Jackson has been around a few of those other guys in the elite 600 - or 700 for that matter - club. He hit 563 career homers in his 21-year career.

``I remember when Willie (Mays) got there and Henry (Aaron),'' Jackson said in an interview with The Associated Press. ``I remember when Bonds went there. But I remember when Willie and Henry got there it was really a big deal because they were chasing Ruth. And of course Aaron got there with his foot on the gas. He was going somewhere, seeing that he was going to hit 700. It was pretty exciting, really, to see the guys play against him, watching him. You knew they were trying to hit homers and still perform.''

A-Rod and others performed with some help.

Rodriguez announced in February 2009 he had used illegal performance-enhancers from 2001 to 2003 while with Texas.

McGwire finally came clean in January, just before heading to spring training as the St. Louis Cardinals' new hitting coach. Steroids, human growth hormone and other performance-enhancing drugs fueled his game - including during his record-setting 70 home-run season in 1998.

So, will the skeptics soon start calling for an asterisk to go up next to A-Rod's name? Perhaps. Or, maybe not yet but down the road.

Many believe it's only a matter of time until A-Rod breaks Bonds' record of 762 homers. Bonds broke Aaron's 755 on Aug. 7, 2007, for the San Francisco Giants but hasn't played since that season. If Rodriguez does it, he could last as home run king for a while. Cardinals slugger Albert Pujols is just more than halfway there.

``He's a great hitter and has done a lot of things to help confirm that,'' Yankees outfielder Curtis Granderson said of A-Rod. ``This is just one of the many things that he's done so far in his career and that he will do to show how good of a hitter he is.''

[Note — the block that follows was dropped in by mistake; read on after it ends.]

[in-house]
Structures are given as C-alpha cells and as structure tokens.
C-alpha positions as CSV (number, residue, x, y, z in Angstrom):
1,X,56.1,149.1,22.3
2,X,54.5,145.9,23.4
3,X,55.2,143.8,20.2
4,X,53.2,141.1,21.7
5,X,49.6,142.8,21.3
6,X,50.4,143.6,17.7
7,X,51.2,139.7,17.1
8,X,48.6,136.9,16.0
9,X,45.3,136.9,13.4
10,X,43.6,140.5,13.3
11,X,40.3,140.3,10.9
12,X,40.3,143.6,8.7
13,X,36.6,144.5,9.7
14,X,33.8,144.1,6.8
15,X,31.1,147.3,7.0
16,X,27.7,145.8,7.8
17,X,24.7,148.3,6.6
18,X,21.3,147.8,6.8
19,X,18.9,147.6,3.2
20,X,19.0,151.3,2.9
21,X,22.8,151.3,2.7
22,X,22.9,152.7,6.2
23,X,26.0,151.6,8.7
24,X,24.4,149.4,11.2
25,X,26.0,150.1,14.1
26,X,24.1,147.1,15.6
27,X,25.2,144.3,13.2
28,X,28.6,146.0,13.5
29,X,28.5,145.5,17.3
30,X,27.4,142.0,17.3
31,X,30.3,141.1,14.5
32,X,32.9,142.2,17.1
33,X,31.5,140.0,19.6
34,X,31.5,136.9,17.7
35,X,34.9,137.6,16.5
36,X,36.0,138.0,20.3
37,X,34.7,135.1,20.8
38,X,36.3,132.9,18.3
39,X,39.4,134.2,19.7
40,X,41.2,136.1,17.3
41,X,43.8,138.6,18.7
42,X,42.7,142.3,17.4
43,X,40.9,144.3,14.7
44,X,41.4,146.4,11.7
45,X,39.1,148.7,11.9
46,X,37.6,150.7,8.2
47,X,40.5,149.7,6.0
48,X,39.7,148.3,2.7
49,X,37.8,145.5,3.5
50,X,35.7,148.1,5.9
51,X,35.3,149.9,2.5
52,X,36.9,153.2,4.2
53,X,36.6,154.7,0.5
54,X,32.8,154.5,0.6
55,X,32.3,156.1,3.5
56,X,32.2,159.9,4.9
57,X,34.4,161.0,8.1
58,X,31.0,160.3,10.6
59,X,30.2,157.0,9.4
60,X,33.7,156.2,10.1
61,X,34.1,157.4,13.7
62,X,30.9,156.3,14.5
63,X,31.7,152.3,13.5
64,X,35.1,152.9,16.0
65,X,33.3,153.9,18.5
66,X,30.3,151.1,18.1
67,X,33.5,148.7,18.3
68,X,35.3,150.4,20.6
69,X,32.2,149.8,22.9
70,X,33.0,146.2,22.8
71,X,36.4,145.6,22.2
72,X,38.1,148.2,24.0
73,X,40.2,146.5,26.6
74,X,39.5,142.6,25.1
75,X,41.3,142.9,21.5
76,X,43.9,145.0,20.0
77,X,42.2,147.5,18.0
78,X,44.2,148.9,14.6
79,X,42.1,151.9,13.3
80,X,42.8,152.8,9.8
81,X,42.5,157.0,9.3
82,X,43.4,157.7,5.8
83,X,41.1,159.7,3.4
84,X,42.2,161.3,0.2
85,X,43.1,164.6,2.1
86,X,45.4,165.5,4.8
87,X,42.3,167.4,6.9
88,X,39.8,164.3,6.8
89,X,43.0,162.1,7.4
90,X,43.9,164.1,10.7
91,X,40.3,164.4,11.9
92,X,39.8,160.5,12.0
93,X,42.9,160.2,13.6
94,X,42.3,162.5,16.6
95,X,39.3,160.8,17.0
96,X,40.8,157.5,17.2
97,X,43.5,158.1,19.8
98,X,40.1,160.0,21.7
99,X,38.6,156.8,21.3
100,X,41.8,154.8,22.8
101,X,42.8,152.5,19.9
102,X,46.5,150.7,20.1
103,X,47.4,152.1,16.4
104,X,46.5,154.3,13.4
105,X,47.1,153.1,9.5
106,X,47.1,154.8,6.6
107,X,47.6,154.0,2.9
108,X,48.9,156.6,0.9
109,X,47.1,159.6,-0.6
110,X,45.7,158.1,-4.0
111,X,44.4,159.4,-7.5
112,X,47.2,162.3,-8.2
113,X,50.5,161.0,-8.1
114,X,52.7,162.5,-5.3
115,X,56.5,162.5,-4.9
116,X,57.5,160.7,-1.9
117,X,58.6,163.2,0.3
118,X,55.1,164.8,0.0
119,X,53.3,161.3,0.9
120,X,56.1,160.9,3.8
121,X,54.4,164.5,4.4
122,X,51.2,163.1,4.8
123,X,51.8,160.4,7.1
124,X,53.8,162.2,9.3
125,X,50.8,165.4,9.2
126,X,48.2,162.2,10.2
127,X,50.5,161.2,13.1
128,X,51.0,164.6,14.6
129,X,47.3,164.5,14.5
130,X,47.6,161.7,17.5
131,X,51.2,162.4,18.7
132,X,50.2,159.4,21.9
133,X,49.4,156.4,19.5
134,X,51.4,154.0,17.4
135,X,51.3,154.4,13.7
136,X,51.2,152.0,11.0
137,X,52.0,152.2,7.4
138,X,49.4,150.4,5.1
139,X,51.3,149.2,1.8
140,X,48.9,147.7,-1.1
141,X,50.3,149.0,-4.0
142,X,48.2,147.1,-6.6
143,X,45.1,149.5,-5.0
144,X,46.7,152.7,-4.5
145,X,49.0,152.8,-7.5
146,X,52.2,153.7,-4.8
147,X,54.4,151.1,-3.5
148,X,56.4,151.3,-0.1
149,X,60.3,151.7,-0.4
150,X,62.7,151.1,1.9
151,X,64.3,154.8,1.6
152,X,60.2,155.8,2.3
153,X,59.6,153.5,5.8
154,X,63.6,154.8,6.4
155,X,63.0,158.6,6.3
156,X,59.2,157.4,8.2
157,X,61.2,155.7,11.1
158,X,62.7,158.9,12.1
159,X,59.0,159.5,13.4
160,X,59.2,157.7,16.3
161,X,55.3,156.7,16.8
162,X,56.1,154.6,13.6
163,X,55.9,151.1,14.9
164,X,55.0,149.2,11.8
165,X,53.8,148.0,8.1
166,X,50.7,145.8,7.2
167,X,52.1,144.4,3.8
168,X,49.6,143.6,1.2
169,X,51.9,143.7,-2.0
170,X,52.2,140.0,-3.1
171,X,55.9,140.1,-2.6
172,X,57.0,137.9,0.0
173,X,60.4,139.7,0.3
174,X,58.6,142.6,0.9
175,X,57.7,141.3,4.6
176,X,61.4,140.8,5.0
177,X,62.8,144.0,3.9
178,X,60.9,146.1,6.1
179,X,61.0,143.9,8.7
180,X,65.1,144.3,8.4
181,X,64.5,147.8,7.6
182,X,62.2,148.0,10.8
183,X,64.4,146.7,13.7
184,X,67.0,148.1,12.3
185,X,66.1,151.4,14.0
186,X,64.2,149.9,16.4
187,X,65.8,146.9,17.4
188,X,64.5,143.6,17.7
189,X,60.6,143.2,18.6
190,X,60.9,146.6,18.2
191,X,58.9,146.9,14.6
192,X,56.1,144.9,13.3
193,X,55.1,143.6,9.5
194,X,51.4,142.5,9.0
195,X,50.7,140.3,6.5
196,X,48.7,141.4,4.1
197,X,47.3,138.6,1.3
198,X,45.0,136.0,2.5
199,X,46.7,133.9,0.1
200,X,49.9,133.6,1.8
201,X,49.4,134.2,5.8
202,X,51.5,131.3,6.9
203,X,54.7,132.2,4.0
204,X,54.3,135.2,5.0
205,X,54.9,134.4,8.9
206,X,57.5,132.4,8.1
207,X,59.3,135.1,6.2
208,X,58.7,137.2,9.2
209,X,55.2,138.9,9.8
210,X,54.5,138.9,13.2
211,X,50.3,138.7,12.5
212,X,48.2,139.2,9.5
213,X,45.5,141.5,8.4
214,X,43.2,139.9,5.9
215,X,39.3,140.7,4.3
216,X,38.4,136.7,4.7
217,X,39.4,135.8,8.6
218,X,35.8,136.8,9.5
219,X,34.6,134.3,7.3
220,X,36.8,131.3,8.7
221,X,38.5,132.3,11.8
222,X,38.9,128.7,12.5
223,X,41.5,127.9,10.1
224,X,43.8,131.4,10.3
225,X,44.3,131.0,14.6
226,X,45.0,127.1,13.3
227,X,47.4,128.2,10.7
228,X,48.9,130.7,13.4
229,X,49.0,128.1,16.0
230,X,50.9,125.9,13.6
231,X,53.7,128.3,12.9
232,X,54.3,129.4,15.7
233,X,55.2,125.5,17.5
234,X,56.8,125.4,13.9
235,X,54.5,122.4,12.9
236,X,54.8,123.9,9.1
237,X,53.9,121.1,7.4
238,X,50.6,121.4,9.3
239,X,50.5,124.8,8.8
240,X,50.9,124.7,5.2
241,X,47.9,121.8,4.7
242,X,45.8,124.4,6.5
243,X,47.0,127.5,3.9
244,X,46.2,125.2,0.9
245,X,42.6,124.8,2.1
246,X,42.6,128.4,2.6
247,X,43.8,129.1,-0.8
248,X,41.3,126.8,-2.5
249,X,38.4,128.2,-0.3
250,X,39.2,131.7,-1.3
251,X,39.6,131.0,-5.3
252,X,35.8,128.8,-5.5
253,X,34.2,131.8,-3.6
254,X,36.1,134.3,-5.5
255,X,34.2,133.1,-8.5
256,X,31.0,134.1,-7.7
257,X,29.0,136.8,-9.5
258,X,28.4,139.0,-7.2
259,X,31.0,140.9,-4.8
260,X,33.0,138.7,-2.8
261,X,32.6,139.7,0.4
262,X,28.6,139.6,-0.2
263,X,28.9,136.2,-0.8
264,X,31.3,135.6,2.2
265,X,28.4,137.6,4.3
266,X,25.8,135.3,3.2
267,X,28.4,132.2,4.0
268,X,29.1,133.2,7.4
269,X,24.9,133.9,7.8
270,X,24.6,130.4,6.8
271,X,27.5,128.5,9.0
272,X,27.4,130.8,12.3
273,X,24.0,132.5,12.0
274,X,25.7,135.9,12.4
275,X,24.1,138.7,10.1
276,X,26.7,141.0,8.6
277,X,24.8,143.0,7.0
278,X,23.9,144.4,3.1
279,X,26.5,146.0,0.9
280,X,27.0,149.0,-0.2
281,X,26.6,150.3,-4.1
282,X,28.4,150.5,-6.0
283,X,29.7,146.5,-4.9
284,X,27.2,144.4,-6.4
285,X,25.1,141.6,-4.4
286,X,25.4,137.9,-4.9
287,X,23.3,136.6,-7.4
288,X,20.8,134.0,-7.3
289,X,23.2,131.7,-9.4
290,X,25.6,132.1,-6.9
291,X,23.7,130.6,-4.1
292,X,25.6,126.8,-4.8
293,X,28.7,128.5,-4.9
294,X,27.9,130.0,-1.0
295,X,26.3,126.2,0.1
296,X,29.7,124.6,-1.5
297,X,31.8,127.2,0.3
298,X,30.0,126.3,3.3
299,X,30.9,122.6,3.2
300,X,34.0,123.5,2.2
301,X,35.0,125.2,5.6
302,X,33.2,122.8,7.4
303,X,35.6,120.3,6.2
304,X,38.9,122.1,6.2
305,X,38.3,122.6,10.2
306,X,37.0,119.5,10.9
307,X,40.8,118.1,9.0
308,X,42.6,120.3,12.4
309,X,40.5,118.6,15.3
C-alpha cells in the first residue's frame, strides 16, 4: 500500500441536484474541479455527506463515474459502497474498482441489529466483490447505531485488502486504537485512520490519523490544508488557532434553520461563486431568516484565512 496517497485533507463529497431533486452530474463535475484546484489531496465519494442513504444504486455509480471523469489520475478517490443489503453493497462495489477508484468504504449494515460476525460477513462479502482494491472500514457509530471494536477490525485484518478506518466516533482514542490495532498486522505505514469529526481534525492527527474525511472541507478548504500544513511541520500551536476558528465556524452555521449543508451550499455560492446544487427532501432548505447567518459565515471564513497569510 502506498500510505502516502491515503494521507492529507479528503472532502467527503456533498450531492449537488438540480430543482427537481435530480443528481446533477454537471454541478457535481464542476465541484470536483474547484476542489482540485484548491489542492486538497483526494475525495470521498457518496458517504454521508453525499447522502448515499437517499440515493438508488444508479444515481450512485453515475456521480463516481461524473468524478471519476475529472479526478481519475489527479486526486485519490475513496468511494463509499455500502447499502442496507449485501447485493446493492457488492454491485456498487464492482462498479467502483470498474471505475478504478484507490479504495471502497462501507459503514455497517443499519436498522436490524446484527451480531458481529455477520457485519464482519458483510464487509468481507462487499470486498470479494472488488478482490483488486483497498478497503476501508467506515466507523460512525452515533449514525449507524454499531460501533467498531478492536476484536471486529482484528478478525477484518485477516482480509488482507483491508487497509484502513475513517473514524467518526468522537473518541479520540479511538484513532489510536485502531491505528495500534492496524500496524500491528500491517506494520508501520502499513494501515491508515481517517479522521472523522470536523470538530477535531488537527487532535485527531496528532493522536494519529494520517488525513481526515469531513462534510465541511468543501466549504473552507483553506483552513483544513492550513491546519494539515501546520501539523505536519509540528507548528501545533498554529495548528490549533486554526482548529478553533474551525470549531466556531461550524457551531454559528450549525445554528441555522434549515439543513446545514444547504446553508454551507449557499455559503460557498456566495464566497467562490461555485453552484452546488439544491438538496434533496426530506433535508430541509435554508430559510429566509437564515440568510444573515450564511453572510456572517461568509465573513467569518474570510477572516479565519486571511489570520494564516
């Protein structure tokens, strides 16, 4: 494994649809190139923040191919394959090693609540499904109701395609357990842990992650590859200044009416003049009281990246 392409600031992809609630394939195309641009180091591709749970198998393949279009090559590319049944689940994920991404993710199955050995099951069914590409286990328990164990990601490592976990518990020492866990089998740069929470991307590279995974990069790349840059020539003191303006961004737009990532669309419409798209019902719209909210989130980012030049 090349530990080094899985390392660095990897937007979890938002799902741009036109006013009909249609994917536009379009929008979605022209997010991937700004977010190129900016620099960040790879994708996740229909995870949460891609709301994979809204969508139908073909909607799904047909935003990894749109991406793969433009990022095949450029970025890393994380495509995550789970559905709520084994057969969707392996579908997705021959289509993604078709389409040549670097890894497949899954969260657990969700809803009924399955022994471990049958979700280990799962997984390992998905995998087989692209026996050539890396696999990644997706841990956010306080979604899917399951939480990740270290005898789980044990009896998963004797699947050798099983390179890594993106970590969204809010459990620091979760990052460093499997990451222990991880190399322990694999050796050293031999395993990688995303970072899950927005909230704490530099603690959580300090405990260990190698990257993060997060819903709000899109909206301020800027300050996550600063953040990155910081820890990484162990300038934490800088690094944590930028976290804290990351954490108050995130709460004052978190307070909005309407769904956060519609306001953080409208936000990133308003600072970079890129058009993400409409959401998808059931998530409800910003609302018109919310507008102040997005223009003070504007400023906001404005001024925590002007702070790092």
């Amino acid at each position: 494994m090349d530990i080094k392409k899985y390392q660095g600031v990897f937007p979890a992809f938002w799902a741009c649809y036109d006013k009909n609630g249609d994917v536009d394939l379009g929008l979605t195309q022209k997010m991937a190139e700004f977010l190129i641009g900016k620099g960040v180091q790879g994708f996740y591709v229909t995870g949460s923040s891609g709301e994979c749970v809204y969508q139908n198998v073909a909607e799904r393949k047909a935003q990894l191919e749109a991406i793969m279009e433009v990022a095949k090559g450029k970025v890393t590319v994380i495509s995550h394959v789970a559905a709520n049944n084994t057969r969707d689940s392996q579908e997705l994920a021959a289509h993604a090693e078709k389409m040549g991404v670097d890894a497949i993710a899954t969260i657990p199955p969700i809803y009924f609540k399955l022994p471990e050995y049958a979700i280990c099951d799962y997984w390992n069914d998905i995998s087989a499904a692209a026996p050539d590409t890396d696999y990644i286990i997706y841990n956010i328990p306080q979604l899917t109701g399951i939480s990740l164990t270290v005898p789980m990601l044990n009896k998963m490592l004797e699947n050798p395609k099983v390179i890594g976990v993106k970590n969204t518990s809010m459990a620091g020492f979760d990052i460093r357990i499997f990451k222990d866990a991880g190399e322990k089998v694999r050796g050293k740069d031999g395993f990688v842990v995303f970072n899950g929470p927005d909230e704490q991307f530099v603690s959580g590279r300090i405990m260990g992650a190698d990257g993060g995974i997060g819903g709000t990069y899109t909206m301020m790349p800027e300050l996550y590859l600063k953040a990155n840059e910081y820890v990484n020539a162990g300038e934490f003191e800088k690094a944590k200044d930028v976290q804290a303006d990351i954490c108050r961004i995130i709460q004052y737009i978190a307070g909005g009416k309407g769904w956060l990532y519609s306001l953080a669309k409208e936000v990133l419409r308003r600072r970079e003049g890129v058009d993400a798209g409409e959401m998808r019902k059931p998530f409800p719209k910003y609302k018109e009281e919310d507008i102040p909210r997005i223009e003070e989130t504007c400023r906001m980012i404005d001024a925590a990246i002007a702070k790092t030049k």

Jackson doesn't even consider Bonds the real home run king - for years he has been plagued by steroids allegations though he has vehemently denied ever knowingly using a banned substance. That distinction goes to Aaron in Jackson's mind.

He knows A-Rod has the game, swing and determination to get there.

Until winning a ring in 2009 at long last, A-Rod's resume was highlighted by his postseason futility. He hit a combined six home runs in last year's division series, ALCS and World Series, only one fewer than in seven previous postseason trips.

``Probably my most memorable Alex home runs are in the playoffs, and those don't count,'' Girardi said. ``The ones last year were awfully memorable for us.''

Jackson stresses what a dangerous, pure hitter Rodriguez can be every time he steps in the batter's box, but especially when he squares up the ball and sends it toward right-center.

``That's his true move I call it,'' said Jackson, a Yankees special advisor. ``He's got probably a more unflawed move if he takes his natural swing, which is hitting the ball to right-center. His move gets flawed when he thinks longball, left field. Then he gets around the ball, his swing gets longer and it's not his natural move. But when he tries to hit the ball into right-center, it's short, it's quick and it's unflawed. It's as pure as you can see.''